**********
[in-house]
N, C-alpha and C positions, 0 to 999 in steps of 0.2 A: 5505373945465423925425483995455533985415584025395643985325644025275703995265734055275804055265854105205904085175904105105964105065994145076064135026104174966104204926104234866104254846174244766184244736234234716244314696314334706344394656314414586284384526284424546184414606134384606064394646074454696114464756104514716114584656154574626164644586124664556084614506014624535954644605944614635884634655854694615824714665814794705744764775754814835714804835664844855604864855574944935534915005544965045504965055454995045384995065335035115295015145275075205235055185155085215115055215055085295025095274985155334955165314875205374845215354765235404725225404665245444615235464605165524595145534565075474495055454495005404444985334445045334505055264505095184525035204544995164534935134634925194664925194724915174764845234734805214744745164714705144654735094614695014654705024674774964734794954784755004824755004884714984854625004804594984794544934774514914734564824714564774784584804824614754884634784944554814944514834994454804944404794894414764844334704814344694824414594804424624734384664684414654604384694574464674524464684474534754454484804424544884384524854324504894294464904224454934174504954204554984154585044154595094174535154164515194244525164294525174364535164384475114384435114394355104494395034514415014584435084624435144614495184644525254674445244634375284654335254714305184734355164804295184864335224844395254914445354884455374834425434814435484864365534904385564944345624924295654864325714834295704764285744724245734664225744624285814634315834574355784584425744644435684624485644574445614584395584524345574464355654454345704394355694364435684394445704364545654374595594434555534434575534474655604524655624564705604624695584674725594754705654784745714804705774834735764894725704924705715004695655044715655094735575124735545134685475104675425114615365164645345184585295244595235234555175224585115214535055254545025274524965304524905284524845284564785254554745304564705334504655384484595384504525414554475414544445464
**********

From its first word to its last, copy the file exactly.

[in-house]
N, C-alpha and C positions, 0 to 999 in steps of 0.2 A: 5505373945465423925425483995455533985415584025395643985325644025275703995265734055275804055265854105205904085175904105105964105065994145076064135026104174966104204926104234866104254846174244766184244736234234716244314696314334706344394656314414586284384526284424546184414606134384606064394646074454696114464756104514716114584656154574626164644586124664556084614506014624535954644605944614635884634655854694615824714665814794705744764775754814835714804835664844855604864855574944935534915005544965045504965055454995045384995065335035115295015145275075205235055185155085215115055215055085295025095274985155334955165314875205374845215354765235404725225404665245444615235464605165524595145534565075474495055454495005404444985334445045334505055264505095184525035204544995164534935134634925194664925194724915174764845234734805214744745164714705144654735094614695014654705024674774964734794954784755004824755004884714984854625004804594984794544934774514914734564824714564774784584804824614754884634784944554814944514834994454804944404794894414764844334704814344694824414594804424624734384664684414654604384694574464674524464684474534754454484804424544884384524854324504894294464904224454934174504954204554984154585044154595094174535154164515194244525164294525174364535164384475114384435114394355104494395034514415014584435084624435144614495184644525254674445244634375284654335254714305184734355164804295184864335224844395254914445354884455374834425434814435484864365534904385564944345624924295654864325714834295704764285744724245734664225744624285814634315834574355784584425744644435684624485644574445614584395584524345574464355654454345704394355694364435684394445704364545654374595594434555534434575534474655604524655624564705604624695584674725594754705654784745714804705774834735764894725704924705715004695655044715655094735575124735545134685475104675425114615365164645345184585295244595235234555175224585115214535055254545025274524965304524905284524845284564785254554745304564705334504655384484595384504525414554475414544445464